Department of Psychology

Successful series of open source courses organised by researchers

Mon Aug 17 15:32:00 BST 2015

Drs Susanna Martin, Tim Gamble and Elizabeth Gabe-Thomas, from the Department of Psychology, were awarded funding from the Researcher Development Fund (RDF) to organise a series of open source courses; these workshops focussed on PsychoPy, Arduino and R. r workshop

PsychoPy: The PsychoPy workshop was led by the creator of PsychoPy, Dr Jon Peirce (Uni. of Nottingham). He provided a gentle introduction to the software and coached attendees as they programmed a standard psychology experiment. Attendees were then provided time and support to work on their own experiment.

Arduino: The two Arduino workshops were led by Dr Chris Bevan (Uni. of Bath). He provided a non-technical background to programming and introduced the idea of using Arduino within psychology experiments. As an open workshop the attendees set the speed of the session with opportunities to ask questions, discuss research plans and consider the full potential of Arduino.

R: The R course was a whole day event led by Dr Ian Walker (Uni. of Bath). Ian introduced R as a free and powerful alternative to popular statistics programs such as SPSS. He initially orientated participants to the R environment, and then worked through some key example operations to input, analyse and graph various different data sets. He finally set some more advanced problems to work through, and gave the opportunity for people to import their own data to analyse.

The courses were very well received with participants reporting the courses as valuable and pitched at a good level, with the majority of respondents noting that they have since used their new skills, or intend to in the near future.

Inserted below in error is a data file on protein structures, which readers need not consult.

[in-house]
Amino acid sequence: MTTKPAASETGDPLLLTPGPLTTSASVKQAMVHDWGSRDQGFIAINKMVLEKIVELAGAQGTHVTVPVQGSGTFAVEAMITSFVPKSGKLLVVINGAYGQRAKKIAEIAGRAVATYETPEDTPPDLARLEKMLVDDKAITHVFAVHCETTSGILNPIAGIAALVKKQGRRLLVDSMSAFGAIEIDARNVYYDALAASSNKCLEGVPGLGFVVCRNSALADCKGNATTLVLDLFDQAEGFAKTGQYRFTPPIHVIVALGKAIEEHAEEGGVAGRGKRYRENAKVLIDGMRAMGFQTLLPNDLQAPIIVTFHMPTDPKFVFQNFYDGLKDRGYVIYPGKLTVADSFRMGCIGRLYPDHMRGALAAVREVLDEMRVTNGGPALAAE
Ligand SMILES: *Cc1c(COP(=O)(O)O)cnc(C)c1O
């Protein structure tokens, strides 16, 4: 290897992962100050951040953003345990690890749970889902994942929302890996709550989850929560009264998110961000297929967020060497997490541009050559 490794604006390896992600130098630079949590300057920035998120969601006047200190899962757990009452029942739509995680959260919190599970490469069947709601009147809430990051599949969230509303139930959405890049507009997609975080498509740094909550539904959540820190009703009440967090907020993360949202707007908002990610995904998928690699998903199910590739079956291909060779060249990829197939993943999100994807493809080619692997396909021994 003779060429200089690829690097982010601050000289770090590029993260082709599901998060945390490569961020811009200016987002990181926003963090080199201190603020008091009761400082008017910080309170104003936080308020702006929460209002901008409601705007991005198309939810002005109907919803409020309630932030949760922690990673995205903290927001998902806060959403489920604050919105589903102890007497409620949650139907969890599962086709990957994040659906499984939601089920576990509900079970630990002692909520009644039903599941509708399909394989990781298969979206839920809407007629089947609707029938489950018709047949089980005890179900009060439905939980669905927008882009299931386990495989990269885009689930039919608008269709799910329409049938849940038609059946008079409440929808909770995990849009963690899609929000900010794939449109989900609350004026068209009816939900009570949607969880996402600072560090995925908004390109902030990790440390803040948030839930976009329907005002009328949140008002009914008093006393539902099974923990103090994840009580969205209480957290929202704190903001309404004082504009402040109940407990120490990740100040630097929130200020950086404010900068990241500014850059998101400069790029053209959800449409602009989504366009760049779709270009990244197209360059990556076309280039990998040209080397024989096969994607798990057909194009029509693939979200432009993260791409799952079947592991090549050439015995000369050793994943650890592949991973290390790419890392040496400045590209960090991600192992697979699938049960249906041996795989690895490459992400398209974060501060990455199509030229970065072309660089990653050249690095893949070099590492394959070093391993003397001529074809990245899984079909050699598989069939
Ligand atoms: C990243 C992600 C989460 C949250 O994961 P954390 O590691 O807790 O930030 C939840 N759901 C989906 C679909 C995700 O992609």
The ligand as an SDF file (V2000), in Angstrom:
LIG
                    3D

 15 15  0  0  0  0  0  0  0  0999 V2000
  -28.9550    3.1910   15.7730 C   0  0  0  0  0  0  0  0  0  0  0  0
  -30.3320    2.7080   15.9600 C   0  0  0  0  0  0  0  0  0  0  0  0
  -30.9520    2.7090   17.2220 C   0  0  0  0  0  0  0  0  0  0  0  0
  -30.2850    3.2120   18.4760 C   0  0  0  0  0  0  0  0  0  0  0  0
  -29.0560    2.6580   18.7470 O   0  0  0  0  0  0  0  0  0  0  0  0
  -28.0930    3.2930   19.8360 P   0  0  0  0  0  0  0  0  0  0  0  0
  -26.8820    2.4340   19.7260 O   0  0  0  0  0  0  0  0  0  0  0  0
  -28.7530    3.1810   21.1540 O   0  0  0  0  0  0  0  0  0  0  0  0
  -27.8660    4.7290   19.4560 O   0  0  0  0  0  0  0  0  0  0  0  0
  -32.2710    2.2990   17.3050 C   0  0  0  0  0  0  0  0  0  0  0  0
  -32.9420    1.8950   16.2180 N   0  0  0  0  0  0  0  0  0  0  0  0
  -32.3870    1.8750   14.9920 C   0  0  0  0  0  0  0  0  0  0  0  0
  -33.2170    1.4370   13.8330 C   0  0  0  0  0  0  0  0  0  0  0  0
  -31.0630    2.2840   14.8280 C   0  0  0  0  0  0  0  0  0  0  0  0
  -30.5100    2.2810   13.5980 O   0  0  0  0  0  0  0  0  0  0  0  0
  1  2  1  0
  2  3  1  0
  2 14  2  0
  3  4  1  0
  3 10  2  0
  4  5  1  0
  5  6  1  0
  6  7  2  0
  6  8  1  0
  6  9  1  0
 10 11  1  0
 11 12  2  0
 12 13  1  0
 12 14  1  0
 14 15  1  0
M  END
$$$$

"I was really impressed with both speakers/leaders for the psychopy and R course (I did not attend the arduino course). They made the material very accessible, were enthusiastic and used teaching examples/hands on work that showcased clear applications to my area of research. Time very well spent!"

"[the arduino course was] very applicable to a wide range of things and types of experiments, great introduction to programming"

Through providing open source training, staff can gain skills in new software and minimise reliance on proprietary software. It is anticipated that this will result in a group of researchers who are able to support one another as they learn new skills and share techniques. Already during the courses, staff from different disciplines were sharing ideas and research processes to help others design studies.

The RDF funding had benefits beyond allowing for the running of these workshops; the researchers involved also gained valuable hands on experience in organisation, budgeting and project management. Support from the RDF was invaluable and the researchers would recommend others to take part in the RDF initiative. A full report can be found online, which provides details on the courses, and the associated project learning outcomes.